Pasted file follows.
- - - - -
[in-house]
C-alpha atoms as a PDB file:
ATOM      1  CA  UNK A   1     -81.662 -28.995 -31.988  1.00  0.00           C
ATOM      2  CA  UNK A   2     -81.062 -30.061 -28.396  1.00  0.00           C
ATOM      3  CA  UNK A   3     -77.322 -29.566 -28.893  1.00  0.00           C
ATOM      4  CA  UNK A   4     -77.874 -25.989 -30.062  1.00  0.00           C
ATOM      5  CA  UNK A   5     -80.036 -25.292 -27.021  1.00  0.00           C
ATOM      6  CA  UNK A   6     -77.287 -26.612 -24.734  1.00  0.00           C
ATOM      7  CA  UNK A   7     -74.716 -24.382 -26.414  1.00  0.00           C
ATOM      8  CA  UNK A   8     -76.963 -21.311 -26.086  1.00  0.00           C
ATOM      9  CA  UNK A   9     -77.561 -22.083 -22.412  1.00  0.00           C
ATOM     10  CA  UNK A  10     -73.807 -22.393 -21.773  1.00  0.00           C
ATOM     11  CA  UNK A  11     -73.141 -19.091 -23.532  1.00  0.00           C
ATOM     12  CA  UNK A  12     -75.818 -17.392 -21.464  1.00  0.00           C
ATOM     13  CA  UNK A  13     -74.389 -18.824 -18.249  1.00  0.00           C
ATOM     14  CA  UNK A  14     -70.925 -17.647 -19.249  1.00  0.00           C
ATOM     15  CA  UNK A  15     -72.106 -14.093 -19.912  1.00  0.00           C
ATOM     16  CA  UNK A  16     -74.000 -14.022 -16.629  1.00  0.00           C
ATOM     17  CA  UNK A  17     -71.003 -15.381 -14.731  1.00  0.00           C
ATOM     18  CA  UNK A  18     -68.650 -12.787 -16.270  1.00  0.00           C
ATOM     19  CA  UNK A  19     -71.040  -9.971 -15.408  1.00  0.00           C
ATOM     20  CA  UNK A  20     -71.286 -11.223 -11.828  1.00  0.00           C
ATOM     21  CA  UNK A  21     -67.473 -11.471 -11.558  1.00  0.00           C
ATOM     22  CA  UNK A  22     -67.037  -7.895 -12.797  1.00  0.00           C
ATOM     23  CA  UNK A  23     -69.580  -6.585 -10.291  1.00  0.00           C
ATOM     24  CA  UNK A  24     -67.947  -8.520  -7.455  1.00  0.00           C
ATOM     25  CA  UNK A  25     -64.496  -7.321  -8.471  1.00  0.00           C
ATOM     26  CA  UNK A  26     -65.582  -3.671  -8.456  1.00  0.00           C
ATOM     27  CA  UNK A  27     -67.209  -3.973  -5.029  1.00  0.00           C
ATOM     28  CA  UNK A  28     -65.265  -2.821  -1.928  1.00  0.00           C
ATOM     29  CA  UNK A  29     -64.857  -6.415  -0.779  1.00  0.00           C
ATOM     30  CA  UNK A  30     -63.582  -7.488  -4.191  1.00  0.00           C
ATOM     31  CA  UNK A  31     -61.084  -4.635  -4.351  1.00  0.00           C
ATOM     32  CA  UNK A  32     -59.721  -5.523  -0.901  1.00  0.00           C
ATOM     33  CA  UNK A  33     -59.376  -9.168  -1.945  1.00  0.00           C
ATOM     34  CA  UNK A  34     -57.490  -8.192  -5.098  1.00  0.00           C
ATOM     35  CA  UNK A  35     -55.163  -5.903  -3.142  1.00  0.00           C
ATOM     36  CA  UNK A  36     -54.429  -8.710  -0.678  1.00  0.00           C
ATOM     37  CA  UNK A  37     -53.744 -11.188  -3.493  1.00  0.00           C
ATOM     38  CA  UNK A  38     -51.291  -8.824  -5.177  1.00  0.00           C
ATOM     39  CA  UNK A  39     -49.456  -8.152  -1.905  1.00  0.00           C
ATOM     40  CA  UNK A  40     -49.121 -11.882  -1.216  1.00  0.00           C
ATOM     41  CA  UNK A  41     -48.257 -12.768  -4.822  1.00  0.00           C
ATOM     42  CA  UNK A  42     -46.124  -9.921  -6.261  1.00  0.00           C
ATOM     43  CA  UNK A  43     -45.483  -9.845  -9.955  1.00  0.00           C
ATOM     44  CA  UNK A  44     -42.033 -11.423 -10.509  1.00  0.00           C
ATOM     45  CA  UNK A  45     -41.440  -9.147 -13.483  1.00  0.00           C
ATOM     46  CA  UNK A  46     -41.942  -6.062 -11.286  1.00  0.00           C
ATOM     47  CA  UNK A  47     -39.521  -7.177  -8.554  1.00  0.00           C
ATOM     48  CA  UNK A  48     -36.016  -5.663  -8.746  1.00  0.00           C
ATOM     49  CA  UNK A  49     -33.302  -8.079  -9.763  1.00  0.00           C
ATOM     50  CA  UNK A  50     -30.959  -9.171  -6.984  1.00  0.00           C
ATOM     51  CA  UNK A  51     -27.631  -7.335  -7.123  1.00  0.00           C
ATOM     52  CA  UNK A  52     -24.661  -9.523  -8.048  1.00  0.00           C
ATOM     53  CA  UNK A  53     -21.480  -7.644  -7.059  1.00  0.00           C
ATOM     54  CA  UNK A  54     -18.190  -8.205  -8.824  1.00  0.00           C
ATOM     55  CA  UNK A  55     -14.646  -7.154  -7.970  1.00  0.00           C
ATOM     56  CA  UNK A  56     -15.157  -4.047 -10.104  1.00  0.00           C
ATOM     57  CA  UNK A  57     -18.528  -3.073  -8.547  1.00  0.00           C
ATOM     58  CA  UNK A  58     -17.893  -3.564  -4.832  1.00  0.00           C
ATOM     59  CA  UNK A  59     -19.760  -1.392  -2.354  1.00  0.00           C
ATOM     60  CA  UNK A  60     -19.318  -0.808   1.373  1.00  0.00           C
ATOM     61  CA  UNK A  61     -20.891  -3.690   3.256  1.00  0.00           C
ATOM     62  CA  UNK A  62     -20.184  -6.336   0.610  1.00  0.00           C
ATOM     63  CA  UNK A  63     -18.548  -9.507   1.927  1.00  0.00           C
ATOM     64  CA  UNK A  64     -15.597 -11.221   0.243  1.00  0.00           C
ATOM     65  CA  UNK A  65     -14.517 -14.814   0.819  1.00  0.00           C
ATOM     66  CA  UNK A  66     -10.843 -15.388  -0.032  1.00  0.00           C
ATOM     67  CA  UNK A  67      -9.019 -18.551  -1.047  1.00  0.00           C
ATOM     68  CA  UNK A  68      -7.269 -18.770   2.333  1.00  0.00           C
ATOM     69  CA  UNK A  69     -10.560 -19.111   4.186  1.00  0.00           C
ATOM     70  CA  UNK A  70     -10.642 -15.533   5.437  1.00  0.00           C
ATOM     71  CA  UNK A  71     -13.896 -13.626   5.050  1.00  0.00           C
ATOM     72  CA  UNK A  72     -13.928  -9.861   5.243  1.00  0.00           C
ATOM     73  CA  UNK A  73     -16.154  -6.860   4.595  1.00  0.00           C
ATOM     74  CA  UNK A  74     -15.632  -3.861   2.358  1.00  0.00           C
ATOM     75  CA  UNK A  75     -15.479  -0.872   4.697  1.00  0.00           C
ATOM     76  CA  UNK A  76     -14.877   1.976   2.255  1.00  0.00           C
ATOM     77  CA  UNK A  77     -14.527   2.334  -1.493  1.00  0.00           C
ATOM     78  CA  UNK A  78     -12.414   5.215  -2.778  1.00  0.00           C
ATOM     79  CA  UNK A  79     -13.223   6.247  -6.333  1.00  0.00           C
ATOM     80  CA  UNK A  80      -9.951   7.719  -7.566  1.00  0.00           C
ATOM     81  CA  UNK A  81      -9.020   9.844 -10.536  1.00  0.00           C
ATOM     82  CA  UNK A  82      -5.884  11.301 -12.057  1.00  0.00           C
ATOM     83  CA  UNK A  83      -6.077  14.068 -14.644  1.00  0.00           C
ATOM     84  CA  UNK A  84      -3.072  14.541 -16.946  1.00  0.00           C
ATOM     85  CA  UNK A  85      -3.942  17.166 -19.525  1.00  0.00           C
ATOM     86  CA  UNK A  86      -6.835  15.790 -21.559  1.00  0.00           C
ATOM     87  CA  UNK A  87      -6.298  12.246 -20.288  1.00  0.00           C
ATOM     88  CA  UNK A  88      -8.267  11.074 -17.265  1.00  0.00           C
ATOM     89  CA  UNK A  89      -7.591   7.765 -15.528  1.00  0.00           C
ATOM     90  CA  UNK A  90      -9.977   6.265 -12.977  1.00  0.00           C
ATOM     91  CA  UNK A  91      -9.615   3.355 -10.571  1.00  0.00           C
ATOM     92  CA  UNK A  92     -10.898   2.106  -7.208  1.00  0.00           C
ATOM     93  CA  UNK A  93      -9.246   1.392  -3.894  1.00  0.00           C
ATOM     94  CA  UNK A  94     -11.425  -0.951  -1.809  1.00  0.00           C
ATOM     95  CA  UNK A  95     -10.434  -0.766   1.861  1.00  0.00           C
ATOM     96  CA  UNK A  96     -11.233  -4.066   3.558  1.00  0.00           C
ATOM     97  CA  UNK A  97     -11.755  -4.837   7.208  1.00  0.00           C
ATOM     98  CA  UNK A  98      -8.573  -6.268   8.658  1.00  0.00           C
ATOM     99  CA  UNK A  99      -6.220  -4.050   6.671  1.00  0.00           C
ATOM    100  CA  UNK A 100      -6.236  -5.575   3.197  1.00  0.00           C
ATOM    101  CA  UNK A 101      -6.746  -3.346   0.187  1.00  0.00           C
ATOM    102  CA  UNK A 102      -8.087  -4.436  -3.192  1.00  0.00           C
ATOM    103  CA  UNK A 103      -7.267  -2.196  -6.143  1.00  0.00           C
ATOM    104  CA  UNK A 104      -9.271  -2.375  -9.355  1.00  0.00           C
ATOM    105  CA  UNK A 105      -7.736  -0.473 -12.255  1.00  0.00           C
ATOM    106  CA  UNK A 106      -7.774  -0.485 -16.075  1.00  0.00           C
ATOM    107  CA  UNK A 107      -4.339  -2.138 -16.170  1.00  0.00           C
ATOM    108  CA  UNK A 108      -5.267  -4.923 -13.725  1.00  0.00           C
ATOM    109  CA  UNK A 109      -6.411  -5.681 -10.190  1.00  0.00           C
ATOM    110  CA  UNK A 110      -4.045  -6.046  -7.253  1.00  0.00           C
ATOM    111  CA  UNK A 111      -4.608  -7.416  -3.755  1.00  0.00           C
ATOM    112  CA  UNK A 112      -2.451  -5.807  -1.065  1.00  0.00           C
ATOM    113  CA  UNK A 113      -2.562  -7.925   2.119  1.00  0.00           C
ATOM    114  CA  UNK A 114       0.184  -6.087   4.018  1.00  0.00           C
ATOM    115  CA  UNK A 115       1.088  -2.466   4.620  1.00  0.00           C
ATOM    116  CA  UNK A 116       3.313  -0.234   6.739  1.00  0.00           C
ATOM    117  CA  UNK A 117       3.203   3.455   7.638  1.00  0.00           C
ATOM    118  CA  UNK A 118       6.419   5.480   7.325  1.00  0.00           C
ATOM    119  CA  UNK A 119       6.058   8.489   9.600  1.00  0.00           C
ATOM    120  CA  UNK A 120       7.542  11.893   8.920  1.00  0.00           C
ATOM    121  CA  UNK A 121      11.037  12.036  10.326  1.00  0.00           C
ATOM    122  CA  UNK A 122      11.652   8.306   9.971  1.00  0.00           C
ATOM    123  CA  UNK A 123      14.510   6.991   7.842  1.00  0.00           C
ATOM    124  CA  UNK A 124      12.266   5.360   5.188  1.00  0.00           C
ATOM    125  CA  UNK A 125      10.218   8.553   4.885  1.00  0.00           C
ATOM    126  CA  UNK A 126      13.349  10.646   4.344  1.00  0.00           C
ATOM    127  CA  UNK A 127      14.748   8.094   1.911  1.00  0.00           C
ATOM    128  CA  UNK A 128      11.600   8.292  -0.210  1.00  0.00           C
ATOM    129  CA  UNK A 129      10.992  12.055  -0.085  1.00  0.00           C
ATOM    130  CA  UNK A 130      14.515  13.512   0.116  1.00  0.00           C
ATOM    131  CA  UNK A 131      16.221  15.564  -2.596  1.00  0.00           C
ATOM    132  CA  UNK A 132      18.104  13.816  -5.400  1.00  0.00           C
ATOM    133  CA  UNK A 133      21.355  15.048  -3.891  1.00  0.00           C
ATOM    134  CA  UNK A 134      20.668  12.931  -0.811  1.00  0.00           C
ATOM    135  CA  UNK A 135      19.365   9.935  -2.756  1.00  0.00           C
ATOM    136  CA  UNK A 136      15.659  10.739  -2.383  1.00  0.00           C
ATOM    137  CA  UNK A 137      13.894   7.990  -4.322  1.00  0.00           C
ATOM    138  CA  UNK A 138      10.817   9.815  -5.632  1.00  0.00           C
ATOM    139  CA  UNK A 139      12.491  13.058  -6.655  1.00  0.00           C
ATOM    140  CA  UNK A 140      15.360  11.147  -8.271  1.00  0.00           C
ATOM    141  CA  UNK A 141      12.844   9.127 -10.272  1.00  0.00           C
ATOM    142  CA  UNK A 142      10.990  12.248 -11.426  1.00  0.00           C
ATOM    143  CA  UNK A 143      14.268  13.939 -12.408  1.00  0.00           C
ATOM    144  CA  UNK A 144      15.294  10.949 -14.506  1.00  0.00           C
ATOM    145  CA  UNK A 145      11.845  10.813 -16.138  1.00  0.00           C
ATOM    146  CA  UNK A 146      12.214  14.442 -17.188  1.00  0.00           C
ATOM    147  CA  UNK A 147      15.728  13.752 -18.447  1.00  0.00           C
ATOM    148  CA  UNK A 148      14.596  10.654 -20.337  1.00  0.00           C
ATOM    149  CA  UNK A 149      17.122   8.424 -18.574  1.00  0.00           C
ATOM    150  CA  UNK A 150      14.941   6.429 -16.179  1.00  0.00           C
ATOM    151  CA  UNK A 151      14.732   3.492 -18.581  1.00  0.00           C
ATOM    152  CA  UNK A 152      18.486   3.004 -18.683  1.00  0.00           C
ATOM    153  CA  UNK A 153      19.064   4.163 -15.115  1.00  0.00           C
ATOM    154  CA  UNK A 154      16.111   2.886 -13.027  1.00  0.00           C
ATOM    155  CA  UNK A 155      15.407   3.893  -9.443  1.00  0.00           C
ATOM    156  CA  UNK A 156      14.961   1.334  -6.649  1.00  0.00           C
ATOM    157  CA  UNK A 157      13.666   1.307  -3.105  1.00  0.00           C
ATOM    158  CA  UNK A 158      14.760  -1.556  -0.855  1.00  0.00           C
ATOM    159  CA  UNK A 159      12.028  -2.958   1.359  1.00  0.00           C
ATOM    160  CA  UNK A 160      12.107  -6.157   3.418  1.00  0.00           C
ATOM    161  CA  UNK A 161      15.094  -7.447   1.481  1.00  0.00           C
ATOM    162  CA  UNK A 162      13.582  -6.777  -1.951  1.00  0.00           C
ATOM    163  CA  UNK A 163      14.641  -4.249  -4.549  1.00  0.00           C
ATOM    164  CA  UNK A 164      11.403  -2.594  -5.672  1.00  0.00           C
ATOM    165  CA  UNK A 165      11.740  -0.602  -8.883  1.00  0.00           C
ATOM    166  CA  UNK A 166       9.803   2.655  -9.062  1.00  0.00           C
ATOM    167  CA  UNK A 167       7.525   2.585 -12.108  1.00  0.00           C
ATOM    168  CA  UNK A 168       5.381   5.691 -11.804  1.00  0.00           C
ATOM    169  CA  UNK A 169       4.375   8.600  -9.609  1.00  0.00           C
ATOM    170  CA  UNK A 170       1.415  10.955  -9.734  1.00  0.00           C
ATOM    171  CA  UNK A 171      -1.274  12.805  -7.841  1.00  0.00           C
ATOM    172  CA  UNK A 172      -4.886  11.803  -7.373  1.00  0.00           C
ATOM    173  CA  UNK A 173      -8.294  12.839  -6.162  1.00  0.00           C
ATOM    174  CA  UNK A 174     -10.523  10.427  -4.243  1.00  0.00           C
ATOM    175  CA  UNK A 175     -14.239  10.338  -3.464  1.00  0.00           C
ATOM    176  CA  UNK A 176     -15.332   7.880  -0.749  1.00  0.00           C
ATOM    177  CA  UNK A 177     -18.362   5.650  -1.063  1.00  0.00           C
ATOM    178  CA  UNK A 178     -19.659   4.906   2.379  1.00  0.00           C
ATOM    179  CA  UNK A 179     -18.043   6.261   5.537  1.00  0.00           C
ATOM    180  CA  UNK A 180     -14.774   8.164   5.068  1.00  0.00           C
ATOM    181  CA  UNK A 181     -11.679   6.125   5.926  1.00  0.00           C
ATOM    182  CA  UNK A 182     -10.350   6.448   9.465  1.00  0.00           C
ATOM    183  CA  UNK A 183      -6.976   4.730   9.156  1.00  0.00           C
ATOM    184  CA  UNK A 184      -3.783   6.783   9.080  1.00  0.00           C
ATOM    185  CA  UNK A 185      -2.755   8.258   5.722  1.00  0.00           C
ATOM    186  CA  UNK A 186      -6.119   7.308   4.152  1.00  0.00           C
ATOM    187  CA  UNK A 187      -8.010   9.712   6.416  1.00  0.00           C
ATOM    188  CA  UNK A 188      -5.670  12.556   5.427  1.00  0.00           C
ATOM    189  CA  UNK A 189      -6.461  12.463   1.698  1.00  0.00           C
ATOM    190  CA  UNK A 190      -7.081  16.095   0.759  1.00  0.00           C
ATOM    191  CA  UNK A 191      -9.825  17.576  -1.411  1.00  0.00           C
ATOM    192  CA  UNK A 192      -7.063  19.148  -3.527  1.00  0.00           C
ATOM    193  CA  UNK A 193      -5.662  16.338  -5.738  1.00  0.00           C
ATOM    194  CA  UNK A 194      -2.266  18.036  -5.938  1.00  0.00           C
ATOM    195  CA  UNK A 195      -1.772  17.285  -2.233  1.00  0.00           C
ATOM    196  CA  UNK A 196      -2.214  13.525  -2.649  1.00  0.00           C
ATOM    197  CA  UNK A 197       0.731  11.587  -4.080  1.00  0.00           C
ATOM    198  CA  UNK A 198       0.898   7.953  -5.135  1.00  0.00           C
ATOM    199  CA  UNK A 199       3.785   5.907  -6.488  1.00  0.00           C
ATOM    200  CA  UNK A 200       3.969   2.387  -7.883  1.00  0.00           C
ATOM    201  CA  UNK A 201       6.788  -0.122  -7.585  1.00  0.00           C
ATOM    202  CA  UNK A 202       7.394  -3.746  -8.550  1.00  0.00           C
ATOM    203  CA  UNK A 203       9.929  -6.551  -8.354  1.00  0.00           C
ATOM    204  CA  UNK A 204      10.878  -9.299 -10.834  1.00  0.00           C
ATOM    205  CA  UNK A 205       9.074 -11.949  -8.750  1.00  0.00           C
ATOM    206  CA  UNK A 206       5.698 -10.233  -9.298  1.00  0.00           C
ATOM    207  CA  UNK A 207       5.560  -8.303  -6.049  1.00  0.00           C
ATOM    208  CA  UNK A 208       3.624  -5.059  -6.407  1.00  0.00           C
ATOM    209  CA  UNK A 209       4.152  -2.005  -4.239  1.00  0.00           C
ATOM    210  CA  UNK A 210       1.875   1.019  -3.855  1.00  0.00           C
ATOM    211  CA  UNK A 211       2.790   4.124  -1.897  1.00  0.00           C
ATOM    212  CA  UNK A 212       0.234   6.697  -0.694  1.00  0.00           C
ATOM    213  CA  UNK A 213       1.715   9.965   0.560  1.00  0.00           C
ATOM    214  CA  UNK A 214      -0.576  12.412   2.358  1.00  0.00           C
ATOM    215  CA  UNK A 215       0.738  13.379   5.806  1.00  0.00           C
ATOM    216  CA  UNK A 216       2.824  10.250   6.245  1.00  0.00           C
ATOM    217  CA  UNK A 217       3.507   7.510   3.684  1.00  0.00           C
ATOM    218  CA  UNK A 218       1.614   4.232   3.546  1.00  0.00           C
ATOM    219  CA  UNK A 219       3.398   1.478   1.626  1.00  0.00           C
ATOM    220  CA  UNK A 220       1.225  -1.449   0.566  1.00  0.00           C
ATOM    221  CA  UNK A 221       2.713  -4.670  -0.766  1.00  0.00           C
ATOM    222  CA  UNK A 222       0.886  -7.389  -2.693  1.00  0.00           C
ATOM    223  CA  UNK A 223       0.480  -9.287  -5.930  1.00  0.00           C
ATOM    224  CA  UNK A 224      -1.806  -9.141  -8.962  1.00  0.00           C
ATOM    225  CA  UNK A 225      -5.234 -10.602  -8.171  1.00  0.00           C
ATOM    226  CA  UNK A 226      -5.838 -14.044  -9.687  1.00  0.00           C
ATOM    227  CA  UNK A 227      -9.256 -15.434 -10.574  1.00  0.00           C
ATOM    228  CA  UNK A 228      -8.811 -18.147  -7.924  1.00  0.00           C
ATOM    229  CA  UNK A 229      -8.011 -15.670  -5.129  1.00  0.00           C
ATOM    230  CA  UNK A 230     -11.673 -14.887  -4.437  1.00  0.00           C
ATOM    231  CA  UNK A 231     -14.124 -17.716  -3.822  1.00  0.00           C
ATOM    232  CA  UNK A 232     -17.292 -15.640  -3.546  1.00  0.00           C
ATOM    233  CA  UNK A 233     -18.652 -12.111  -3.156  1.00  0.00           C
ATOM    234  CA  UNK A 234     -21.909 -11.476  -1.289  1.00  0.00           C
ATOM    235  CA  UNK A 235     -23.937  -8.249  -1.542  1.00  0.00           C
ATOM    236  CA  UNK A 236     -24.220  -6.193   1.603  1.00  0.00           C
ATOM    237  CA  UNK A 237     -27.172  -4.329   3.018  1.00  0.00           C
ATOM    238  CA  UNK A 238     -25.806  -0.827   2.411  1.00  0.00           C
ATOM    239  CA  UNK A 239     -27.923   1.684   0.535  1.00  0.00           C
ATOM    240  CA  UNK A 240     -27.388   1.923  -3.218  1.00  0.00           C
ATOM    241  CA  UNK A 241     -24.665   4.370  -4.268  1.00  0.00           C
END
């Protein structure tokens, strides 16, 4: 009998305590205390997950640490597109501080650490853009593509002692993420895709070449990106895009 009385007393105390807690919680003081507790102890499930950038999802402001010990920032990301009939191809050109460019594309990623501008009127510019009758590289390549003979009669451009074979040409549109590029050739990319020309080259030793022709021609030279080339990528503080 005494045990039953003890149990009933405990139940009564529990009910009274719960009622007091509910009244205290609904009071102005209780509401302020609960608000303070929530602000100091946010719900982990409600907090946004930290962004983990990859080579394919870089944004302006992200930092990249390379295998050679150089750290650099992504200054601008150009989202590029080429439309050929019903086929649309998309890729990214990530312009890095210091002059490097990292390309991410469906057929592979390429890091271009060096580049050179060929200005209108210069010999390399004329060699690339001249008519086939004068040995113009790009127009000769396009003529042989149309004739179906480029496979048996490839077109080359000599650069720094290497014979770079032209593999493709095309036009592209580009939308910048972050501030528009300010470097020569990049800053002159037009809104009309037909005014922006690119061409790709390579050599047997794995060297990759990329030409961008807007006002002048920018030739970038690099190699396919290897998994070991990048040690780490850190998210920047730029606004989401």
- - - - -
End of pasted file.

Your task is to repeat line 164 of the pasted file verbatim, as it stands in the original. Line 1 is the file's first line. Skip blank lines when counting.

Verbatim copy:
ATOM    162  CA  UNK A 162      13.582  -6.777  -1.951  1.00  0.00           C